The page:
It’s Sunday and we didn’t go to church today. Dad came down with pneumonia but he’s pushing through. He said, “I told the Lord He could take me but I’d really appreciate a little more time because I have more stories to tell!”
I stayed home too and don’t assume it’s because the Packers are playing. I don’t watch games unless there is a party or they make it to the playoffs. I woke up a little under the weather but my husband knows one way to perk me up–Morning Buns!
I still remember the day I had my first Morning Bun. I was working after school at Gimbel’s Department Store downtown. I was always ravenous at the end of the school day and it was there, in the Gimbel’s Bakery, that I met my first Bun.
I had never tasted anything so good. Morning Buns have the most incredible mixture of moist chewiness and crunch. You know how a bakery smells? It can stop me in my tracks. These Buns taste even better than they smell and involve all of your senses as you devour one.
So, after I made my purchase all those years ago, that’s exactly what I did. Devoured it and I still remember the experience. I couldn’t eat it fast enough. Since that time, I’ve learned about self control. I have outgrown the days of eating ice cream directly from the container–excluding the pints. Gone also is spooning Toll House batter into my mouth instead of onto the cookie sheet–a dab will do. I no longer leave an inch of wine at the bottom of the bottle just to say I didn’t drink the entire thing. Self-control. With God’s grace, a little goes a long way.
Morning Buns are to be eaten one layer at a time—like wine, savored one sip at a time—paying attention to the flavors, identifying them, and appreciating what it took to get from the wheat kernel or the grape into your mouth.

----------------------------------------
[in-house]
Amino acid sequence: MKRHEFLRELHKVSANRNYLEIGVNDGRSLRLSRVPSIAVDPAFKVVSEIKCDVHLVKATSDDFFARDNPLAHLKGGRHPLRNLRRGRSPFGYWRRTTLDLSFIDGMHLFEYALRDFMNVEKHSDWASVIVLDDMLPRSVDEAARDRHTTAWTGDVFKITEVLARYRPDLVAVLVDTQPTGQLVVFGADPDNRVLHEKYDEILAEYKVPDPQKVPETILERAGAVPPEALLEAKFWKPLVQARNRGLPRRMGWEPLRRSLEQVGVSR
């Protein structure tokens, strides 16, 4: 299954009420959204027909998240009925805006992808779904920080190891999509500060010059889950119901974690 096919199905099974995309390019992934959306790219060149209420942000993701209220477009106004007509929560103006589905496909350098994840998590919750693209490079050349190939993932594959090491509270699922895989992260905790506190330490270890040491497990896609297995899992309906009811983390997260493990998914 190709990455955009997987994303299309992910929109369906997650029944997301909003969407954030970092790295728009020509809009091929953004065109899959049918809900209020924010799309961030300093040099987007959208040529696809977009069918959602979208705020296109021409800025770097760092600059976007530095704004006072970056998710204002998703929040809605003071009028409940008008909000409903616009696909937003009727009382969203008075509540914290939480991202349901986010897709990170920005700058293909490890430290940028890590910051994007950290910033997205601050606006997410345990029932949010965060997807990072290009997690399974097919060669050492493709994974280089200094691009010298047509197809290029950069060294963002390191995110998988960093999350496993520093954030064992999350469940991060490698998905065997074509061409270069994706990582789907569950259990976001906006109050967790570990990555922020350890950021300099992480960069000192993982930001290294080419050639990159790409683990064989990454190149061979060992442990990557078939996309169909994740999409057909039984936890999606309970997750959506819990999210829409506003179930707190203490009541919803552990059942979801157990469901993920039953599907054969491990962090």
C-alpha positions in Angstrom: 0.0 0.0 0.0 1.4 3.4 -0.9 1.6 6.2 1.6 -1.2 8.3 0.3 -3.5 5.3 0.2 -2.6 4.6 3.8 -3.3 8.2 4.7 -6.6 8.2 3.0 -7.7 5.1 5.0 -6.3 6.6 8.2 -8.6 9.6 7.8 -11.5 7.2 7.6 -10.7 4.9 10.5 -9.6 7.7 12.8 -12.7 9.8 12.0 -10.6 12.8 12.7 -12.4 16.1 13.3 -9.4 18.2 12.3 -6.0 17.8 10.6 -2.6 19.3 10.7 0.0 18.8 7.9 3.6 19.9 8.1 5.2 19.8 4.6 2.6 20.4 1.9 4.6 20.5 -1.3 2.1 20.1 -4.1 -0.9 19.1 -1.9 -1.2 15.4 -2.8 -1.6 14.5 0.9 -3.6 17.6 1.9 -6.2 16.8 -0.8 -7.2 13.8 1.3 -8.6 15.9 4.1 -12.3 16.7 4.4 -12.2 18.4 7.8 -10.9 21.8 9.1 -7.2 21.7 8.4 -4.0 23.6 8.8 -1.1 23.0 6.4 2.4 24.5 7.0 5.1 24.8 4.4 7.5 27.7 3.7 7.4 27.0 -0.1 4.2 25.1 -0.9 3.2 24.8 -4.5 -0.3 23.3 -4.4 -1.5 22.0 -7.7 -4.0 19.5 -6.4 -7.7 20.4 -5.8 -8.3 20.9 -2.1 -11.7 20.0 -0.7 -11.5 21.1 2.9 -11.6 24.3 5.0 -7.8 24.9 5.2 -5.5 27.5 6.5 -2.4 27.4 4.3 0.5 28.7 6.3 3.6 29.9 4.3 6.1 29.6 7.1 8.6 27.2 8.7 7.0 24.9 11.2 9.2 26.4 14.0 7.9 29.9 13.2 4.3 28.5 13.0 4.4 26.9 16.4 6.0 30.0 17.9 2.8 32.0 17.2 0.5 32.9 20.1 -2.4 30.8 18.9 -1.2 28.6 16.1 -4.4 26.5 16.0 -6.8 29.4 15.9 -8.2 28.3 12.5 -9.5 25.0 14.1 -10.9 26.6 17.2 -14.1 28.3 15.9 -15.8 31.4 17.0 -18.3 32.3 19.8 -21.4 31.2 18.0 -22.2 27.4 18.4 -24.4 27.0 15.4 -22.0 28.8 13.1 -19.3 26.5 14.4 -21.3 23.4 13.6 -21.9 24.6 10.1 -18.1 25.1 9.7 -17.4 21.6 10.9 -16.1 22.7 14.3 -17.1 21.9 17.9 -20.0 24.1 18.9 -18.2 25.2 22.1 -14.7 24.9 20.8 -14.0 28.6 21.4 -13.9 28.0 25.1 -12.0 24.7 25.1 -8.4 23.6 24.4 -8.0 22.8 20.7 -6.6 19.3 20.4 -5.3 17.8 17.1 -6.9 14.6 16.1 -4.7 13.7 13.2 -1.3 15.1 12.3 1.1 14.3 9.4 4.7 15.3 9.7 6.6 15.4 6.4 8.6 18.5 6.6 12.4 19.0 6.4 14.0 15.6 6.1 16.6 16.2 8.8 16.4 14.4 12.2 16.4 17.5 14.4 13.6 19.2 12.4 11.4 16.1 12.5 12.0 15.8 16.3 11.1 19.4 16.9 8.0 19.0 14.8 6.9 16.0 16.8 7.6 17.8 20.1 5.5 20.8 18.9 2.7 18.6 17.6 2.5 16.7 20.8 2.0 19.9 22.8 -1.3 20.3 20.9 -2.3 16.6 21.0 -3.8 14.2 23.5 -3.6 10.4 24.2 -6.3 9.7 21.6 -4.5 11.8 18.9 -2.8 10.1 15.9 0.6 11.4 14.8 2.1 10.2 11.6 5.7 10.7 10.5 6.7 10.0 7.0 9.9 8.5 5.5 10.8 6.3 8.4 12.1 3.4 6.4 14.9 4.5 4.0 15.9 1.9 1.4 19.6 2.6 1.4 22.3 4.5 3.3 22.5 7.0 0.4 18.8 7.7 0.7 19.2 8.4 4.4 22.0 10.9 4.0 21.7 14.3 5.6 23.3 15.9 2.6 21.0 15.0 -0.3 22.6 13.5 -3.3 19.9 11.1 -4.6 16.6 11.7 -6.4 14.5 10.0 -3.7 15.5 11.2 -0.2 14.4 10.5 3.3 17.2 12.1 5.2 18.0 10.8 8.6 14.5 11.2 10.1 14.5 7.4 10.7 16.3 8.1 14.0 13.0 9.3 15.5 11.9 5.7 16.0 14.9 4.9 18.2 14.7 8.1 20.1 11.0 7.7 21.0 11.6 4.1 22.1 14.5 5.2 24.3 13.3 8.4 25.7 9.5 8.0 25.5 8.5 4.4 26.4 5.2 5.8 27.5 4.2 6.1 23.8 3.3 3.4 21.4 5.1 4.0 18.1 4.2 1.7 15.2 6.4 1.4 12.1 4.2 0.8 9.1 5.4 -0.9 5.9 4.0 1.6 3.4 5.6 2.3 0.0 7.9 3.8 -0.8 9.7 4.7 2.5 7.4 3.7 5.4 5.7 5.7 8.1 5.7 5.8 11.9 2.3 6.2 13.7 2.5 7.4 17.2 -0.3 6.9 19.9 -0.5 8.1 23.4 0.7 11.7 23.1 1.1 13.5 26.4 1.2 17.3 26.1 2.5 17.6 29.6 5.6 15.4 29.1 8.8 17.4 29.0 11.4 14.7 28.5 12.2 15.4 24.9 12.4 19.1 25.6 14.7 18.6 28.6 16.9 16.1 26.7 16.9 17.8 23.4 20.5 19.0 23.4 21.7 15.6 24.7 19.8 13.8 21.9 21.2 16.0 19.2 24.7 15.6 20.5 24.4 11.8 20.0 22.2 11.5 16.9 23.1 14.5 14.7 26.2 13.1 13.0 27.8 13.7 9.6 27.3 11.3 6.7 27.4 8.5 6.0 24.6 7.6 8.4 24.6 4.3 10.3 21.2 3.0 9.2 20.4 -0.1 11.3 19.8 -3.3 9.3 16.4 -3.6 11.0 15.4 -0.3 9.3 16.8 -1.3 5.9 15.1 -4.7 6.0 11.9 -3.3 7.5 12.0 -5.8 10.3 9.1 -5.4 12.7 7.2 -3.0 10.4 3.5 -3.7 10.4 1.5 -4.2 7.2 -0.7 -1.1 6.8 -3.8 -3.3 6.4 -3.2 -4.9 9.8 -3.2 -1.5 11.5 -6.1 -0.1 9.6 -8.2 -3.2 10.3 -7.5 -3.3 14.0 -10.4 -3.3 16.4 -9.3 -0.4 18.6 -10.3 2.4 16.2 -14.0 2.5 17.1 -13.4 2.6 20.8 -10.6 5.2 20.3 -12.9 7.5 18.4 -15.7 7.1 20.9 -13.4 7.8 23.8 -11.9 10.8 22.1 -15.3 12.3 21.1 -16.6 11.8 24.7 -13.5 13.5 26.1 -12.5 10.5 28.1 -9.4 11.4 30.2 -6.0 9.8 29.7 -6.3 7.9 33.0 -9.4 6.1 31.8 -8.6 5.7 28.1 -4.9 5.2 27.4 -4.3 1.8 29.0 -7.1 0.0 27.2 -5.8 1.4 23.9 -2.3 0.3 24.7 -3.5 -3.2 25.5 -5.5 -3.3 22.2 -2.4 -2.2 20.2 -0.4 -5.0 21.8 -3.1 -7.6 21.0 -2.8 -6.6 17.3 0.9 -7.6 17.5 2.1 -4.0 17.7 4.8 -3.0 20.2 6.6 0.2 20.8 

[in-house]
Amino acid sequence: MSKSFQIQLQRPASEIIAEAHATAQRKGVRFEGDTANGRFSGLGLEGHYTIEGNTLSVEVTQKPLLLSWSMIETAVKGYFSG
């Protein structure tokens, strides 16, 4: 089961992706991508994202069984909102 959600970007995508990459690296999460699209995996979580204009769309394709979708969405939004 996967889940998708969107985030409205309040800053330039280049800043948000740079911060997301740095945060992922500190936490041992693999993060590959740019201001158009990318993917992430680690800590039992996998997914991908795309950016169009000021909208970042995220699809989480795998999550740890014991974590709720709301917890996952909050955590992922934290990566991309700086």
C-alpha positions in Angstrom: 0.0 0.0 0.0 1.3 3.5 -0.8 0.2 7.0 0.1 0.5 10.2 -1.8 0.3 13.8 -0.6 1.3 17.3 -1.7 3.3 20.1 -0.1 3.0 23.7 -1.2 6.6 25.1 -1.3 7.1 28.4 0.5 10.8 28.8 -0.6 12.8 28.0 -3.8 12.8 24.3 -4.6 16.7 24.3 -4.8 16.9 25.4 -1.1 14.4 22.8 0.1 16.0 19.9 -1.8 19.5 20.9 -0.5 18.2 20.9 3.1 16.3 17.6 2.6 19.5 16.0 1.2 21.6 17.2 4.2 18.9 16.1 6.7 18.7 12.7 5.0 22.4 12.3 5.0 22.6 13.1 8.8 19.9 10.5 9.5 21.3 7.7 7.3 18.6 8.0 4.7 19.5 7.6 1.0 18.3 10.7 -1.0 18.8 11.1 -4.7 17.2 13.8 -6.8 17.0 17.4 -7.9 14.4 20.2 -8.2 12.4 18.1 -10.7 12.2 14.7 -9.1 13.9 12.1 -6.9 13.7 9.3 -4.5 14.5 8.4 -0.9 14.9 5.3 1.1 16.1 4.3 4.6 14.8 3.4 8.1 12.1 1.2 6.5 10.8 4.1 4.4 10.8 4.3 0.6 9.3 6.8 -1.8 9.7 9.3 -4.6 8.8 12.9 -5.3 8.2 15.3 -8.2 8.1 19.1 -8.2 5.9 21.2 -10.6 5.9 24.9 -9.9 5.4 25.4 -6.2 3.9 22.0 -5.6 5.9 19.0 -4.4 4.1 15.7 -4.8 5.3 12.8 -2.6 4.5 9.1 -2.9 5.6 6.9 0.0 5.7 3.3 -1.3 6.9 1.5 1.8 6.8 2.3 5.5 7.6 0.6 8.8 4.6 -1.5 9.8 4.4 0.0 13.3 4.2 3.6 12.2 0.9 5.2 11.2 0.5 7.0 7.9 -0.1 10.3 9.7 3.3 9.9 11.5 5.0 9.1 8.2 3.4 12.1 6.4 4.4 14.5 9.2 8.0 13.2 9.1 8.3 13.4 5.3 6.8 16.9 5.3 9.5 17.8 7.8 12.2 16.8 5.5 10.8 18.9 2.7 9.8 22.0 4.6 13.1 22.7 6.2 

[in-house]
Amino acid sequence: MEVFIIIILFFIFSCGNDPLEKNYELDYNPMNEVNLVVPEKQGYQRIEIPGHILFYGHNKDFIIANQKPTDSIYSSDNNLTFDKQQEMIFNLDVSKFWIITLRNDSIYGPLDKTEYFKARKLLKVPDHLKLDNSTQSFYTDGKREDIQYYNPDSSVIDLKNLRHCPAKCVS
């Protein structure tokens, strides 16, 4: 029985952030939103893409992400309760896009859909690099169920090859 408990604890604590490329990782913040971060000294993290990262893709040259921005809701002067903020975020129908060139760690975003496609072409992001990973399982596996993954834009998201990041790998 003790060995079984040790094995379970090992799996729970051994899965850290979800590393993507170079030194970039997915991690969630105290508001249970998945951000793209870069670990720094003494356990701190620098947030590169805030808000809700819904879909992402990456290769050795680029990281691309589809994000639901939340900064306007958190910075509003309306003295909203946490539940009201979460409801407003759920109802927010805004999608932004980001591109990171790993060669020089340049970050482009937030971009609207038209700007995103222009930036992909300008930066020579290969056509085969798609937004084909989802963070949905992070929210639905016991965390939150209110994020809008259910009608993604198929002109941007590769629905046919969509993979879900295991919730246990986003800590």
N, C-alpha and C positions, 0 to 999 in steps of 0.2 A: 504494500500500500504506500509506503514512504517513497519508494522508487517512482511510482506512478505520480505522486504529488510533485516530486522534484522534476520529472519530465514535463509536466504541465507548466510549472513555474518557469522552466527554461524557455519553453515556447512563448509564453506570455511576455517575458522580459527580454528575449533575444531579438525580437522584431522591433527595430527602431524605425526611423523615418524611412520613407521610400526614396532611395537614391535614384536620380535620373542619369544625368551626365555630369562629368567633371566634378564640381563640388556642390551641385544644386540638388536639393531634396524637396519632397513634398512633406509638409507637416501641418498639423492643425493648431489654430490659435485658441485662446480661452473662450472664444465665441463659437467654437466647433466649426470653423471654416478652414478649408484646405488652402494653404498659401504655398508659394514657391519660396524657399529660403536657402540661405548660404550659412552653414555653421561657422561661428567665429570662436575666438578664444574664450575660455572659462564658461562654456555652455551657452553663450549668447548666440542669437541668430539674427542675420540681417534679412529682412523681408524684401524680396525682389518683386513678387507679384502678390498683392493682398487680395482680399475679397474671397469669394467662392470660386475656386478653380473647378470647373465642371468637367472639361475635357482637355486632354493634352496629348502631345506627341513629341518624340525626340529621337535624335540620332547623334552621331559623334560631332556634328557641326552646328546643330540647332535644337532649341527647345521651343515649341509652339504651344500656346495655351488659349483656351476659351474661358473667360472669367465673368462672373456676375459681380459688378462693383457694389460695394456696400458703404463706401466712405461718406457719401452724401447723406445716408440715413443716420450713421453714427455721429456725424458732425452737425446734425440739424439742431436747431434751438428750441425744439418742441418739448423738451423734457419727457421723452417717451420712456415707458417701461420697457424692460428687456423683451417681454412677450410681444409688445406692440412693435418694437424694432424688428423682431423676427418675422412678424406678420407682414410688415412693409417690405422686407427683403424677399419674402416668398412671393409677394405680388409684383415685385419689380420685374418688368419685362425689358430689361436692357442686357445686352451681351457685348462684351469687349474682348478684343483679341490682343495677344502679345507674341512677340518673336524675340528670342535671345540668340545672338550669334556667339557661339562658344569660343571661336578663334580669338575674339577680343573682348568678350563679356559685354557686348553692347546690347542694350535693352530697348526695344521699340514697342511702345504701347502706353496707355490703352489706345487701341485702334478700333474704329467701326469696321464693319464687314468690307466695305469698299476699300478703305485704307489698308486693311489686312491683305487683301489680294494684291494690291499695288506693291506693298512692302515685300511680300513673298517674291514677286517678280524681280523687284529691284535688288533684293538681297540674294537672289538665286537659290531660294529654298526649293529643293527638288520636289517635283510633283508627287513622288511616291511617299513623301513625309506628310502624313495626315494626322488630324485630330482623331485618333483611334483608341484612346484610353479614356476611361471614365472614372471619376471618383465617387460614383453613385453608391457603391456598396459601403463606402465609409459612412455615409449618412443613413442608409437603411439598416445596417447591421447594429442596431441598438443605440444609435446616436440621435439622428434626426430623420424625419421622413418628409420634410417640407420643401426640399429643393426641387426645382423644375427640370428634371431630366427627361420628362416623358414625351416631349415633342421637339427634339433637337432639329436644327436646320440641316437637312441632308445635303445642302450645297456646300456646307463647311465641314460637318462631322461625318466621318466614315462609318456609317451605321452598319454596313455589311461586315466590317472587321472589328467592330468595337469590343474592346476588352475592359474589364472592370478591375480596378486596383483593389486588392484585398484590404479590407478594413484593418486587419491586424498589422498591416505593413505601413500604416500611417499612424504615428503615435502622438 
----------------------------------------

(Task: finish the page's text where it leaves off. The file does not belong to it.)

Food, like people, should be the real thing. Nothing artificial—and you’ll be satisfied without excess.
These buns are kind of messy—they flake. A lot. You get the sugary cinnamon coating all over your hands so you need a napkin to eat one. Examine the bun carefully to find the best starting point. I’ve never made any myself but they look like they are rolled into shape–I like to find that seam where the roll of dough ends and is nudged securely into place. I start there, pulling it back until it cracks off. This is my first bite. Crunch. From there, the layers are limitless.
If you can succeed in peeling off a single layer, it will lie on your tongue like a fresh sheet against your skin. It hovers there, melting. I never knew dough could melt until I ate a Morning Bun. The inside is the opposite of the exterior—soft and dewy. It’s like the pearl in an oyster—the prize of the pastry. Take your time getting there.
Sip your coffee, read the paper. Just be sure to fully enjoy each bite–it’s special, set apart from other pastries and donuts like Sundays are set apart from other days of the week. So enjoy your Bun along with your day of rest and worship!